Although I’ve long been a fan of fino and manzanilla, and dabbled a bit in olorosos and amontillados, some of you may remember that just over a year ago I kind of underwent a sherry conversion, which ended up being the inspiration for starting my own Introduction to Sherry tours. I wanted to give others the chance to experience sherry the way I felt it should be enjoyed – poco á poco, together with food and friends. But although my knowledge of sherry was enough for a “beginners” tour, I was keen to learn more. So when I found out that I wasn’t able to get into this September’s Sherry Educator course (though I’ve been promised a place for next year by the Regulatory Council) I was feeling all disappointed. And so of course the obvious thing to do was go to Jerez and start educating myself!
The whole three day adventure came together in just a few hours. Hotel was booked, train tickets reserved, and four fabulous bodega visits were set up. My friend Peter Tatford @SVQconcierge came along with me as he was also interested in finding out more about Jerez (both the city and the wine).
Other than the regular tourist visit we did at González Byass when we first arrived the rest were all private tours, and I felt both honoured and privileged that the people at these very special wineries made me feel so welcome. It was not only super educational, it also felt like entering a whole other world, and as much as I learned (which was a lot!) the main thing I learned was that I still have a lot more to learn. I asked each person to take me through the sherry making process from the beginning, in their own way, and left myself in their capable hands. Each bodega was unique and everyone I spoke to was incredibly passionate about their work. In fact, it wasn’t like a job for any of them, it was a way of life. Here are the bodegas I went to in the order we visited them (click on the images to see bigger versions)…
Bodegas González Byass
I almost can’t believe that it took so long to visit Bodegas González Byass because I’ve known Antonio Flores (master wine blender) and José Argudo (brand manager) for ages, and have been to many of their tastings and events both in Sevilla and Jerez. They have always told me I was welcome to visit the bodega anytime, and that time finally came. It was the first tour we did, almost as soon as we arrived in Jerez. And it was quite a show. You are immediately impressed by the size and importance of the place. But it’s not just show as the wines are excellent and – I can’t help it – I adore the iconic Tío Pepe logo.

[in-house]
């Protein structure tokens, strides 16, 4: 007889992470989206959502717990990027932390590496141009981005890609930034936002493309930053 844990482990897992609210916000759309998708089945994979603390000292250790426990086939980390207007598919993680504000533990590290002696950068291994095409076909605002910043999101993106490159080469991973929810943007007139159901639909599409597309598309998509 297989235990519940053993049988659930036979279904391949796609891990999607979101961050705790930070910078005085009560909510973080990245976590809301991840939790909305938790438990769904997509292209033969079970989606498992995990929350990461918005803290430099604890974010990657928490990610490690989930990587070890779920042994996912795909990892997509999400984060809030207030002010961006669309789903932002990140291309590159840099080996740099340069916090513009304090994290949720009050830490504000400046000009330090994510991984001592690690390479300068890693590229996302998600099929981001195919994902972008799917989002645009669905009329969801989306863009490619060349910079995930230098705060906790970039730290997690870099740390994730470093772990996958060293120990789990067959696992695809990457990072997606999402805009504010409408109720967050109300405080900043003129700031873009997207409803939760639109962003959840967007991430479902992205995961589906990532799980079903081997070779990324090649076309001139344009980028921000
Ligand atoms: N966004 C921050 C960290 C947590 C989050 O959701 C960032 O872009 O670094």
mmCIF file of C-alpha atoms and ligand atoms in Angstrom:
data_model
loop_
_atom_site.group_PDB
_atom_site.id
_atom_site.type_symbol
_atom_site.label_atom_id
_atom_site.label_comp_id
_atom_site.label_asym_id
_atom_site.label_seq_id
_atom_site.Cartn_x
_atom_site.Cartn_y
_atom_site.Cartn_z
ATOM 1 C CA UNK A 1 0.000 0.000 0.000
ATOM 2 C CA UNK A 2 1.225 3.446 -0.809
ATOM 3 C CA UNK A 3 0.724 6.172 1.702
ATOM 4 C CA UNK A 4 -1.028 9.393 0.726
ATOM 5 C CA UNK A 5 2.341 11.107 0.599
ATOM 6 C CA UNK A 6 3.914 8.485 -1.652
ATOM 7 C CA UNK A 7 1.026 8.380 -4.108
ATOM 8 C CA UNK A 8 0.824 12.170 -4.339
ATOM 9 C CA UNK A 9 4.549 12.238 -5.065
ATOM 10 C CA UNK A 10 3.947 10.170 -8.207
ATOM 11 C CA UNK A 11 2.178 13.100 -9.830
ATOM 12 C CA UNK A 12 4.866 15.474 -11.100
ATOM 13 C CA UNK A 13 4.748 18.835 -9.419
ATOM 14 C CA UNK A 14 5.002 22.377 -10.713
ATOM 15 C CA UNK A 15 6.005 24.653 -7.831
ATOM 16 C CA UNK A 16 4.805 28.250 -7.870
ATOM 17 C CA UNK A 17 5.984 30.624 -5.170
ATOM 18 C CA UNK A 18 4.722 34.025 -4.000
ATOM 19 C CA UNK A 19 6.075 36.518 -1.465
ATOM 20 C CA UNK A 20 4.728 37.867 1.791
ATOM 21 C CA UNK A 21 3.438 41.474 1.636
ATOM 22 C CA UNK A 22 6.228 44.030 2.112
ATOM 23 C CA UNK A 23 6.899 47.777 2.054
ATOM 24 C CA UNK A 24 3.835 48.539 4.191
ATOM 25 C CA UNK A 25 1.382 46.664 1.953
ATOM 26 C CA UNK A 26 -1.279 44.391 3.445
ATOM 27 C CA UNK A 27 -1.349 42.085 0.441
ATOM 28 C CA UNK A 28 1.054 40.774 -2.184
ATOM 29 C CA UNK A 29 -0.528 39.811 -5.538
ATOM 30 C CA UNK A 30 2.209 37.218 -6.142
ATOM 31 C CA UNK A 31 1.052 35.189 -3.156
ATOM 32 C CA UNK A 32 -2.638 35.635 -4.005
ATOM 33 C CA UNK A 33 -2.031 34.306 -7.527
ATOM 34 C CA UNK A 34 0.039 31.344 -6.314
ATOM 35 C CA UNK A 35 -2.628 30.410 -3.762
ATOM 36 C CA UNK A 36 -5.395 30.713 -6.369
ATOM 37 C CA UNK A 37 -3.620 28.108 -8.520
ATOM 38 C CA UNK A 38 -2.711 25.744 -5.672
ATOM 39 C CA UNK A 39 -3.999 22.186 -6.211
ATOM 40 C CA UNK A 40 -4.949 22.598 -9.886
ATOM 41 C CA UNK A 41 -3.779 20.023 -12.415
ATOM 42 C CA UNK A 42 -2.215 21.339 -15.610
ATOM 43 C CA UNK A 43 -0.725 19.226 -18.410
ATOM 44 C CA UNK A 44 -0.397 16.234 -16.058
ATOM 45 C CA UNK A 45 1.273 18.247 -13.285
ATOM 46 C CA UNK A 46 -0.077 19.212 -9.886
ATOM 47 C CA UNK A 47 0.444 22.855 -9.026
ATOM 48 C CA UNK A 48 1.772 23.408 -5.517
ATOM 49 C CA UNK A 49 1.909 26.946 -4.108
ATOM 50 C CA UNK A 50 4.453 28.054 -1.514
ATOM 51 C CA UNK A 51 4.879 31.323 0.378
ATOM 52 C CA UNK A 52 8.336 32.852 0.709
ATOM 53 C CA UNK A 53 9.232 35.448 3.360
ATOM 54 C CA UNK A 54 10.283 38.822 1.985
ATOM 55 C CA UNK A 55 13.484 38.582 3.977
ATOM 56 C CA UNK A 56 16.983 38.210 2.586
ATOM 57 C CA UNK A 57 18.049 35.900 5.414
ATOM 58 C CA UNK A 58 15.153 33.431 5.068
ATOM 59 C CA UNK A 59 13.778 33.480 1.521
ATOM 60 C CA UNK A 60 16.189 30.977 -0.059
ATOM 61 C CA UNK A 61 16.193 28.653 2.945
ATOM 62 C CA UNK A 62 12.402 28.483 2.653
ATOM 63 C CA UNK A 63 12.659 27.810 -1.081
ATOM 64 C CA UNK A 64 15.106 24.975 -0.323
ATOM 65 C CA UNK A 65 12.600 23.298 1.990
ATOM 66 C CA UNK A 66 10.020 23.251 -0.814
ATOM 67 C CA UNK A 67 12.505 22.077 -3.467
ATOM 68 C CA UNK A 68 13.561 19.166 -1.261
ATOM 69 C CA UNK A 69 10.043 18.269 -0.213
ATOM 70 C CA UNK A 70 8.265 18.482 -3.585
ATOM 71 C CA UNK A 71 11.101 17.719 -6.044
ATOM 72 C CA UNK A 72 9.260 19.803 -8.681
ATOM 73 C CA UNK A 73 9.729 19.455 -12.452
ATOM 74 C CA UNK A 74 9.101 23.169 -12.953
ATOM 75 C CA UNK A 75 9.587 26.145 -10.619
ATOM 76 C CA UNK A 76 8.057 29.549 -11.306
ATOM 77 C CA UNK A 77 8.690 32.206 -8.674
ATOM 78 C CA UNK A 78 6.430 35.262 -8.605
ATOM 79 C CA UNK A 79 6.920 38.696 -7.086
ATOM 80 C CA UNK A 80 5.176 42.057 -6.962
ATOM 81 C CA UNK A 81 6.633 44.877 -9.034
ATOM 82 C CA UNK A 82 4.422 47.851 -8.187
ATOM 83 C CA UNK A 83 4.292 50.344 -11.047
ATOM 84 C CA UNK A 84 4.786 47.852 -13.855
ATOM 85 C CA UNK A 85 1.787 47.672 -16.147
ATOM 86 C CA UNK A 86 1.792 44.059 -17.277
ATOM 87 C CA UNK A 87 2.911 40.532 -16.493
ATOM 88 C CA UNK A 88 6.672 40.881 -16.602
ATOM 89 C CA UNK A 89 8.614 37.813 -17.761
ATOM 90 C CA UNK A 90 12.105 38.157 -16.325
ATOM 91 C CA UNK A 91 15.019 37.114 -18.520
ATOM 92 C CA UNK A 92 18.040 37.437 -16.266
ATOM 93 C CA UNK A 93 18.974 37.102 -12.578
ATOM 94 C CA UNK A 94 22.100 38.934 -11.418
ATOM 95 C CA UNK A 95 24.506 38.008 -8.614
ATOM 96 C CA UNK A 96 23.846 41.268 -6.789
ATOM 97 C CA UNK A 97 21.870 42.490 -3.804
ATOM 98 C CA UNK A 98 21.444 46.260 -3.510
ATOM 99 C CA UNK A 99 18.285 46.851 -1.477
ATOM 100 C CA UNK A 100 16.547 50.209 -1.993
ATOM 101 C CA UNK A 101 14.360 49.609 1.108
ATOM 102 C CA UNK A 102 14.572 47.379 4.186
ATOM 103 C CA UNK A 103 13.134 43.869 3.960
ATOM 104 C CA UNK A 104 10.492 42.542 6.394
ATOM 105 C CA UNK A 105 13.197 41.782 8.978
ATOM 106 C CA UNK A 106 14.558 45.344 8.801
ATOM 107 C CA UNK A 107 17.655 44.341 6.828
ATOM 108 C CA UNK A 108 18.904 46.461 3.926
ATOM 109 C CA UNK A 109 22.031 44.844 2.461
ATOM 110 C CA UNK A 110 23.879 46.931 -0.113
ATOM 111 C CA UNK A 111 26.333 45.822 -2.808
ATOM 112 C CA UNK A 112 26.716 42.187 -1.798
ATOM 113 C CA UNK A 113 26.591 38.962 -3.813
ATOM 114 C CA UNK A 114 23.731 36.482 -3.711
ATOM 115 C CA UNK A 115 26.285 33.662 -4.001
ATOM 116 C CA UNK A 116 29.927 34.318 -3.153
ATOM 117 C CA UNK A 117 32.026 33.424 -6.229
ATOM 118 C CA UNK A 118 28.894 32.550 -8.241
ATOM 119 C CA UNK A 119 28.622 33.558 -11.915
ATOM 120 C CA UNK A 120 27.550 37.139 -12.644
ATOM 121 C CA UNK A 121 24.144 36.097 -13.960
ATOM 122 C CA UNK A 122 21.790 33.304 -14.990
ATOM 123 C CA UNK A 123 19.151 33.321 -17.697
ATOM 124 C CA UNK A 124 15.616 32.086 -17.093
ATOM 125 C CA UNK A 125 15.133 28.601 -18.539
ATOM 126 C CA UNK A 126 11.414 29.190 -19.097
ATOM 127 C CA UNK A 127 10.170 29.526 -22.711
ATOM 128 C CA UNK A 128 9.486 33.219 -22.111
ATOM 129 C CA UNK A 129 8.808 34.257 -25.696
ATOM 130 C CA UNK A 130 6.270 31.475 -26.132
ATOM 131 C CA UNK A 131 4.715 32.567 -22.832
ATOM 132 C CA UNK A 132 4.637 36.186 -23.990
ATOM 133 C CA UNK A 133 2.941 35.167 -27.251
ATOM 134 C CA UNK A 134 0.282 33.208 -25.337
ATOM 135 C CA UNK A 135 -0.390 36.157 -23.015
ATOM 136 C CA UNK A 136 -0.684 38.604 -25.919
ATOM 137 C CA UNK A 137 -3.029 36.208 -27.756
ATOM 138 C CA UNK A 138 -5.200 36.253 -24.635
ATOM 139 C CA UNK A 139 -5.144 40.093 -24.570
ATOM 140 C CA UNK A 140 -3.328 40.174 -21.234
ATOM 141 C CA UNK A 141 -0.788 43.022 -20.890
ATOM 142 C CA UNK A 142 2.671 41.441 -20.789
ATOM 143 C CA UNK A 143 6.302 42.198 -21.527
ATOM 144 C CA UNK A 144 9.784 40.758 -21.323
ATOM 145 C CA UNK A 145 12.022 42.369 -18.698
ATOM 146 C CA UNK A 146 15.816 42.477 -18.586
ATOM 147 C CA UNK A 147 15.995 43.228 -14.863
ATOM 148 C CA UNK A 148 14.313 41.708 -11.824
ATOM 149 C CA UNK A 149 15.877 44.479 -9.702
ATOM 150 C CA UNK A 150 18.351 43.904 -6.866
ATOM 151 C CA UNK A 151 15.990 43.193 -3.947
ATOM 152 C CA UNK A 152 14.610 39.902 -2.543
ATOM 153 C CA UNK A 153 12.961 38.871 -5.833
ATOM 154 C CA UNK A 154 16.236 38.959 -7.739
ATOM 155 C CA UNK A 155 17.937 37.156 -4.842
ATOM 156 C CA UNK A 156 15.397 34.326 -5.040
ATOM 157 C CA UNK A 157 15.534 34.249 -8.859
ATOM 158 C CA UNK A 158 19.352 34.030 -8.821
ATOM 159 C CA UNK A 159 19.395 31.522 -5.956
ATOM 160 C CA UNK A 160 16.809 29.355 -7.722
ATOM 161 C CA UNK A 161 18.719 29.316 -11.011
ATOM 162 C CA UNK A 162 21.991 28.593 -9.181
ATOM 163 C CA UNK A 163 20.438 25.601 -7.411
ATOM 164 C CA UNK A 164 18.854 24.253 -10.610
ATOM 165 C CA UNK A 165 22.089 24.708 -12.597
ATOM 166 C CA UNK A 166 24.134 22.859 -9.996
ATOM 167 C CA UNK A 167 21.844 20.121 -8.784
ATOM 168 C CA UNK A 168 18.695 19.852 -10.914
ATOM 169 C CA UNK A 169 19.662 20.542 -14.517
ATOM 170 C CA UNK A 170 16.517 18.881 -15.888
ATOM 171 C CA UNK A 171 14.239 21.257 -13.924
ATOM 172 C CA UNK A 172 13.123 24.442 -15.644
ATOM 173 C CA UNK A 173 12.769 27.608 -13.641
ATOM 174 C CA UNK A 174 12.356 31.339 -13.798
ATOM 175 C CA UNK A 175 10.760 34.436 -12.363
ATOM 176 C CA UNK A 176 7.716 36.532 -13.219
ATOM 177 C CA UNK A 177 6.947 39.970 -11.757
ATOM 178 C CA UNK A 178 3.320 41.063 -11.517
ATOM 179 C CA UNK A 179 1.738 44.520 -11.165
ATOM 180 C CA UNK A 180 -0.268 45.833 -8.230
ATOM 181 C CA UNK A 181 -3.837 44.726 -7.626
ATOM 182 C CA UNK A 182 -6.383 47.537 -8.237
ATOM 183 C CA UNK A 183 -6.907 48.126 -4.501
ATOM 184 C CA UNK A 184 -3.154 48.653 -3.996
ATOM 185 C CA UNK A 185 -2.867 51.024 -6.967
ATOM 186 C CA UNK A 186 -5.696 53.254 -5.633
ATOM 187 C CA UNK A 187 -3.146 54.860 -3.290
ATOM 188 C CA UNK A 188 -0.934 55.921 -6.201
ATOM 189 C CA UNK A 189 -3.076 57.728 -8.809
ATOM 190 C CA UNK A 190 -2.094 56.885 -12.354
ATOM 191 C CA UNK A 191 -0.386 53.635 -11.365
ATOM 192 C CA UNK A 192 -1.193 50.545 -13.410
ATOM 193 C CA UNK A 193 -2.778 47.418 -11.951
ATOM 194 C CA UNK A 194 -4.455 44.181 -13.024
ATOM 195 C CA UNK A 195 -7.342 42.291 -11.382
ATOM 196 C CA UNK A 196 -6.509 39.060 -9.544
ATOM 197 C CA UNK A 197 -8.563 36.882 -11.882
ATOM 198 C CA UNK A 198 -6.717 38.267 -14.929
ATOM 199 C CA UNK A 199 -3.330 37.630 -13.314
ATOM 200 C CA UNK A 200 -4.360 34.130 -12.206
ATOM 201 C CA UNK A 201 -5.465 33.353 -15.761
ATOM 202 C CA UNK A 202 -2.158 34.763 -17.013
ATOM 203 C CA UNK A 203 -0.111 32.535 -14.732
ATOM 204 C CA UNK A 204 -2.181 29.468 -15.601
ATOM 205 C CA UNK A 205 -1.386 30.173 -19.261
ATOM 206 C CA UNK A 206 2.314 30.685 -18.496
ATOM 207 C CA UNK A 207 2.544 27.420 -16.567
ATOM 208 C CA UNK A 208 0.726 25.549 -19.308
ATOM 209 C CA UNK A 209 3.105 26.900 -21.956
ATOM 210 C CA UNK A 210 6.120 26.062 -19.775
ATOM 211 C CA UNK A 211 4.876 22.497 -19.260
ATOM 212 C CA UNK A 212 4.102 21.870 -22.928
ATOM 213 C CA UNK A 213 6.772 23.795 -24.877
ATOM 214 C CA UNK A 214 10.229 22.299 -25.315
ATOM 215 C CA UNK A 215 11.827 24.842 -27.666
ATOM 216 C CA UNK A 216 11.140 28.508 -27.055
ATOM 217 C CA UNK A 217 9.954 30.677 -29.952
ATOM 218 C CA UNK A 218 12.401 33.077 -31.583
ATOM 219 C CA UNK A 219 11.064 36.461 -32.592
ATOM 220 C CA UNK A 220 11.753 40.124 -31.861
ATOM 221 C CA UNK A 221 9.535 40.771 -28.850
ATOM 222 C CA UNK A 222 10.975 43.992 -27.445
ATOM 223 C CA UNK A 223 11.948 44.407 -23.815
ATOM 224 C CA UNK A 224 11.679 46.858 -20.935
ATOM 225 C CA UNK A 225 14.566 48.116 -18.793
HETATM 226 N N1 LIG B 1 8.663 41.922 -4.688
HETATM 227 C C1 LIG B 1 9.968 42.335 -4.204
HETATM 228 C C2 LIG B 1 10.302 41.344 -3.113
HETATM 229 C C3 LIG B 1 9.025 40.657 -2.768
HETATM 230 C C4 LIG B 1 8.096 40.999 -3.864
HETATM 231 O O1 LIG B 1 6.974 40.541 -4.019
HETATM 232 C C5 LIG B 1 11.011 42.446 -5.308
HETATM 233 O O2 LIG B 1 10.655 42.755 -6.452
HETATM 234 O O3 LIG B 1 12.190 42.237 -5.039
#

The bodega was founded in 1835 by Manuel María González and its most famous brand, Tio Pepe, was named after his uncle José. It’s the biggest of the Jerez bodegas, and also has the most open spaces around the buildings, almost like a small town, and we hopped on and off a small train to visit the various points of interest. Although the bodega buildings are generally traditional, the oldest, Real Bodega La Concha is a round structure designed by Eiffel (he of the tower). Also worth seeing are the old brandy stills, and the casks signed by celebrity visitors.
Daily tours are given in Spanish, English, French and German. On our tour we got to taste Tío Pepe (bone dry fino) and Croft Original (sweet cream blend). There are other options if you want to either taste more wines and/or have them with tapas. I think it’s a very interesting tour and the short film you get to watch part-way through helps to give you a feel of the family history and the long tradition of this world-renowned bodega.
Bodegas Tío Pepe
Calle de Manuel María González, 12
Tel 956 35 70 00
The power of social media. I had mentioned on Lustau’s Instagram that I was interested in visiting their bodega and they suggested I leave my phone number on a private Twitter message (DM). Which was then seen by Lustau’s brand manager Federico Sánchez-Pece, who remembered meeting me at a sherry event in Sevilla … and that’s how he ended up calling me to invite me on this very special tour!